Drivers difficult to determine

When the common currency came into being almost twenty years ago, it was said at the time that the sheer liquidity that would be created would see the market evolve in ways that could not be imagined. That conglomeration of currency pairs and crosses, that has now reached nineteen, when traded using the current technology available has created a depth of market that is such a juggernaut that it is almost impossible to imagine anything other than ranges becoming ever narrower no matter how activity increases.

ECB President Mario Draghi remains concerned about a strengthening of the euro and its effect on the weaker economies of the region, but the risk remains insignificant and is fading almost daily.

Is lack of volatility a concern to anyone? Well, apart from those trying to earn an income from trading it is difficult to make a case. Central Bank’s major consideration is the volatility of their currency and those importing and exporting goods are constantly concerned about volatility, so the short answer is no. The need to hedge currency exposures will become a thing of the past as it becomes more expensive to hedge than to leave positions open. This Utopian scenario is not upon us yet, but it is certainly deserving of consideration.

Sterling facing a defining week.

“Will they or won’t they” could be replaced by “surely they won’t now” as the most important week for UK data in some time finally comes around. Starting with tomorrows employment report where wage increases could reach close to 3% and followed by Wednesday’s inflation report where headline CPI could be as “low” as 2.5%, there are a series of combinations which could confirm or deny a hike in interest rates next month.

With what seems like several MPC members baying for a hike it is going to take discipline for the MPC to stay on hold. Anything close to neutral; possibly CPI at 2.6% and wage inflation at 2.7% or even 2.8% will leave the market still expecting a hike but to remove the suggestion or to even skew the bias away from a hike it will take truly awful wage data.

It seems that since volatility in the common currency is so low and other major currencies don’t have the depth of market (except the Jpy where monetary policy is tightly screwed down) that traders have turned to Sterling to try to extract value.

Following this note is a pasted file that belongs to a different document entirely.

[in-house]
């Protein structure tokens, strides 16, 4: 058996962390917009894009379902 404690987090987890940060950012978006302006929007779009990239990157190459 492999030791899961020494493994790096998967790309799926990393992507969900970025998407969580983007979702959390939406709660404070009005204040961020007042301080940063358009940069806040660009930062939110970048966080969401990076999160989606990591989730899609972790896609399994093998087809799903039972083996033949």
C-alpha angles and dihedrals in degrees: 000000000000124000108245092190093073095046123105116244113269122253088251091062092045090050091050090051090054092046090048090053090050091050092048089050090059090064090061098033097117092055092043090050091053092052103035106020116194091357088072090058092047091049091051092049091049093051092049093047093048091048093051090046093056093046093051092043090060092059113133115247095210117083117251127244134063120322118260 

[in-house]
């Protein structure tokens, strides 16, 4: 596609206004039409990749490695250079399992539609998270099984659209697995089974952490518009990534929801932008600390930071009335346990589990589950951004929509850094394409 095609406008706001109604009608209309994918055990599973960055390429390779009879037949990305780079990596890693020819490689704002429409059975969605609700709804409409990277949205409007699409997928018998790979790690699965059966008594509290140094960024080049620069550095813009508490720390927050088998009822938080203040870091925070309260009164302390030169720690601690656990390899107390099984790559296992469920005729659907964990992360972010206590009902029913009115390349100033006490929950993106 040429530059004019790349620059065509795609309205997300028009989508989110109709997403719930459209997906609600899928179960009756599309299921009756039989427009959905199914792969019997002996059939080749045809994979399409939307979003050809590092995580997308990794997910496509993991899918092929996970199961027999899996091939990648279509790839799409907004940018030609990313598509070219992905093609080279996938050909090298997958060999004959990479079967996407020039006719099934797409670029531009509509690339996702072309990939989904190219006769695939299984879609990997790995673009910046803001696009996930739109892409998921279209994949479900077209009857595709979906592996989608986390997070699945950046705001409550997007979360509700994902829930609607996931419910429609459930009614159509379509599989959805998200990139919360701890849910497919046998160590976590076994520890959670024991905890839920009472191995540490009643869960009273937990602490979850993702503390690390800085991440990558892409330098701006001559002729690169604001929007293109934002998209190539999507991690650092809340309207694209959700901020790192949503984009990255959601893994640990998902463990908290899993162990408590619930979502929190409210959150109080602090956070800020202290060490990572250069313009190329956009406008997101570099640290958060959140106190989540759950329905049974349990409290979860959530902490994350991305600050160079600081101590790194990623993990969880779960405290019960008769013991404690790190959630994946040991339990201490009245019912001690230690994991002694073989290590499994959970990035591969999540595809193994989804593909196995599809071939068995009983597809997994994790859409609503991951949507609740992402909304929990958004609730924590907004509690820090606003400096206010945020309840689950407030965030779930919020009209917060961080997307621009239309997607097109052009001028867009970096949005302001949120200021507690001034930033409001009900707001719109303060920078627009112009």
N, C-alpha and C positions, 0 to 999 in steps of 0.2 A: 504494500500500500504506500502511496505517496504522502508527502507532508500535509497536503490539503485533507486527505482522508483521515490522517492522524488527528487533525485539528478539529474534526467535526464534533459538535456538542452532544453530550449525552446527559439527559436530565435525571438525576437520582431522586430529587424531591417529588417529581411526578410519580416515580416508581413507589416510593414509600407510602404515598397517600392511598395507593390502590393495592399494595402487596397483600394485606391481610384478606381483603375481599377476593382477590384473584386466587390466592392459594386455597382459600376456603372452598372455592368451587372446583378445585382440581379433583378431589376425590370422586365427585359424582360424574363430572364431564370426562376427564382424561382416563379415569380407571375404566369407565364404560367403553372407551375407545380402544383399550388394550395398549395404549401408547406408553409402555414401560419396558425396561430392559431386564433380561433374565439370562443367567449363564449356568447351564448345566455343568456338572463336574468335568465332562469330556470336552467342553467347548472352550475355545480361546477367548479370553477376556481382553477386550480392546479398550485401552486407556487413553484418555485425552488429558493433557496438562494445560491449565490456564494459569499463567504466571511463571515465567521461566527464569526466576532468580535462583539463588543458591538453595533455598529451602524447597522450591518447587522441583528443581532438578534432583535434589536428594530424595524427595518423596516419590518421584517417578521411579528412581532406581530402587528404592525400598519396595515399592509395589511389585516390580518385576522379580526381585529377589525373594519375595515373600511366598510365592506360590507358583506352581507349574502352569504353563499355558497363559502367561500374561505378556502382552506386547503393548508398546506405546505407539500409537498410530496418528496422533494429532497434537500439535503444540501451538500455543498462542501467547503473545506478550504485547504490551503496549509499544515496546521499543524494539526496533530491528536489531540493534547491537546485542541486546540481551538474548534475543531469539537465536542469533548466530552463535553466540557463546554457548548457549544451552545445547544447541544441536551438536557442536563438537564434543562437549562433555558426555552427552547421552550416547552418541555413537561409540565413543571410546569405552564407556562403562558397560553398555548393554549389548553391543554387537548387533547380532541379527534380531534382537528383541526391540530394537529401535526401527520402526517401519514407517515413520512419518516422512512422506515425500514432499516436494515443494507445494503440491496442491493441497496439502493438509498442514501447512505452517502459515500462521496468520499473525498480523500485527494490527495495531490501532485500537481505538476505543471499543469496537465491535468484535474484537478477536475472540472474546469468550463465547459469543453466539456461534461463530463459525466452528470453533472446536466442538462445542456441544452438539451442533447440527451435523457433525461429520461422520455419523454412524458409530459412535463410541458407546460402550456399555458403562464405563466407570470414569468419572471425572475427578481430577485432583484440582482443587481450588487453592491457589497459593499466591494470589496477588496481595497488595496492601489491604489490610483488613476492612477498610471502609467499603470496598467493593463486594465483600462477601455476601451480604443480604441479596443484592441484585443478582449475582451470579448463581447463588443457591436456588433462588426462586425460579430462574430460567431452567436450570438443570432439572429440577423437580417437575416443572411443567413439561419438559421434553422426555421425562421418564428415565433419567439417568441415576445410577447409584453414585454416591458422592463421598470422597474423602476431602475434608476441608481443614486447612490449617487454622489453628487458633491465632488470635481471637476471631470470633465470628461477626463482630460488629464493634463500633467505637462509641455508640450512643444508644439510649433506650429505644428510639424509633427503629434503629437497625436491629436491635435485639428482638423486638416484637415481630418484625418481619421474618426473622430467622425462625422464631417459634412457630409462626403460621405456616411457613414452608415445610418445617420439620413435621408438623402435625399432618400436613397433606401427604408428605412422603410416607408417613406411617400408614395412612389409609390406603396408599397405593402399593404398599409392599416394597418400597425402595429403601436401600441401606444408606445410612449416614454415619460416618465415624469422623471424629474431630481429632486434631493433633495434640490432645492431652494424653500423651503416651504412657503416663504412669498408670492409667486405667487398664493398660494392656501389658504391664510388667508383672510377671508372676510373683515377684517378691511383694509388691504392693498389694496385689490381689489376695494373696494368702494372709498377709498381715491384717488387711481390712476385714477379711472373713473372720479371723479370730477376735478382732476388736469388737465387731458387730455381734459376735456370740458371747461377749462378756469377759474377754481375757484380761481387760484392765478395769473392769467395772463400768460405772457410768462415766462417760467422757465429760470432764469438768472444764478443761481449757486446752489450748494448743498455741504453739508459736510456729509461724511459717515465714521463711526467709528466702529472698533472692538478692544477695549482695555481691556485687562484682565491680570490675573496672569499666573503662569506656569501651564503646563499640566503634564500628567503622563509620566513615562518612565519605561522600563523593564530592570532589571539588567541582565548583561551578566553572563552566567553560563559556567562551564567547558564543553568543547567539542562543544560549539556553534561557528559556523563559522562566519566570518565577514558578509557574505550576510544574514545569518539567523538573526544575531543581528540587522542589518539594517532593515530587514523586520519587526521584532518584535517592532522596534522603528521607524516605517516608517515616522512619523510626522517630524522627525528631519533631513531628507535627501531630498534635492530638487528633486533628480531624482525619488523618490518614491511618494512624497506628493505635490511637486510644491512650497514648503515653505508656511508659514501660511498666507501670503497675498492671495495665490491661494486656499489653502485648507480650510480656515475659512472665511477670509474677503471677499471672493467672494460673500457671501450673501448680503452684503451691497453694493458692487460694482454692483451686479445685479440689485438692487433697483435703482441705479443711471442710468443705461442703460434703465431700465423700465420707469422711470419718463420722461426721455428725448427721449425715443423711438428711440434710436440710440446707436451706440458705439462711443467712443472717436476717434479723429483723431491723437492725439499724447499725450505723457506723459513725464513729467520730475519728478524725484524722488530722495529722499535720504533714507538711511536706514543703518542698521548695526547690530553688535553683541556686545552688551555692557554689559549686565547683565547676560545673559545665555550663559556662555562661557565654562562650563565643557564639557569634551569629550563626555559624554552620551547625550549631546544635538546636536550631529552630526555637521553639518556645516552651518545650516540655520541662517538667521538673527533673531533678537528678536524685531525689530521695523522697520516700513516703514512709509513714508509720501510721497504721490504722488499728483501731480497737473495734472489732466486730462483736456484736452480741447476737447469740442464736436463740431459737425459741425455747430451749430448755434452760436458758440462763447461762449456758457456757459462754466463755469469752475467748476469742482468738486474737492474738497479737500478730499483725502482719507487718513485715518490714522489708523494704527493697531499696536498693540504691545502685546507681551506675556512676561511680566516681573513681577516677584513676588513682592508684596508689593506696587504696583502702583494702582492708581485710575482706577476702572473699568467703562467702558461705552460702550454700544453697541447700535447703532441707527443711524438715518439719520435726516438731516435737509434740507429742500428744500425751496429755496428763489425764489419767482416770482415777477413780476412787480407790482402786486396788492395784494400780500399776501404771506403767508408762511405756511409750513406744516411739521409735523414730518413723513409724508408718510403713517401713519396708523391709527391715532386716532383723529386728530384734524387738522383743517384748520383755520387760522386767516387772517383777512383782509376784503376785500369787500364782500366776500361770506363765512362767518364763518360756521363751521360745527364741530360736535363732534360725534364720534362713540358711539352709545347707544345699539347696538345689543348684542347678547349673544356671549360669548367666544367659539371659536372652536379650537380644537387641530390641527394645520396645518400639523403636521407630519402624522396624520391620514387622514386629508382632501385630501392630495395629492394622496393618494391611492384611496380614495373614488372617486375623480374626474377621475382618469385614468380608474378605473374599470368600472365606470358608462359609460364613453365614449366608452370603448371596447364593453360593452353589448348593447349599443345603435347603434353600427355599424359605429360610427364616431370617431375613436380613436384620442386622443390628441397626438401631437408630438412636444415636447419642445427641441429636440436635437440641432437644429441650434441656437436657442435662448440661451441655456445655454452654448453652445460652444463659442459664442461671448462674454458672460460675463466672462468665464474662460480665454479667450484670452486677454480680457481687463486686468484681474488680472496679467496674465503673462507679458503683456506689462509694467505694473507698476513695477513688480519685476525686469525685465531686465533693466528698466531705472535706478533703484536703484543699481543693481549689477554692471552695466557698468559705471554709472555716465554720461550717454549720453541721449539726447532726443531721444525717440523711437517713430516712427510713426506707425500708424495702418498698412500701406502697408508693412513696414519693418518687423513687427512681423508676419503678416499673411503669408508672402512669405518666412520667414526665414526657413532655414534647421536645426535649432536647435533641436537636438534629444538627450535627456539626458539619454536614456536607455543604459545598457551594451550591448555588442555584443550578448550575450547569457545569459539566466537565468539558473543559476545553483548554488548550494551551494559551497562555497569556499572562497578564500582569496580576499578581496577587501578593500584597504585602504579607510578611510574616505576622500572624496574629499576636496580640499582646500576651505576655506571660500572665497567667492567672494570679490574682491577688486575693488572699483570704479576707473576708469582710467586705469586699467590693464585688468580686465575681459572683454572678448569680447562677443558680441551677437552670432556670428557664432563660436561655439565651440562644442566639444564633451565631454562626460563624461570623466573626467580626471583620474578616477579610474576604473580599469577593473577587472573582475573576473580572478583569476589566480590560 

The market is severely overbought and hasn’t seen a significant correction since the end of March as rate hike expectations continue to come to the surface.

Syrian tension remains despite the strike.

As a driver of geopolitical risk, the surgical strikes carried out by U.S. British and French forces over the weekend were always likely to lower tensions provided they were carried out as intended.

The Russian response has, so far, been purely verbal and should remain so although it is ironic that they have been quick to use the UN to label the strikes “illegal” given the actions they were in retaliation for.

The dollar has barely responded and, again, this is a factor of liquidity. The JPY has also been a victim (or possibly beneficiary) of a downturn in volatility as the BoJ has continued to be very transparent in its monetary policy intentions.

The natural evolution of the market seems to be reaching something of a watershed where an avalanche of liquidity is being easily “mopped up” by automated pricing and market depth that allows Central Banks to consider policy without too much concern over the value of their currency no matter what they say.

With tensions hopefully being turned down to simmer in the Middle East and the entirely spurious phoney trade war likely to end in talks, it is going to prove difficult for Q2 to live up to its usual billing as the money-making quarter before the market slinks off for its summer vacation.

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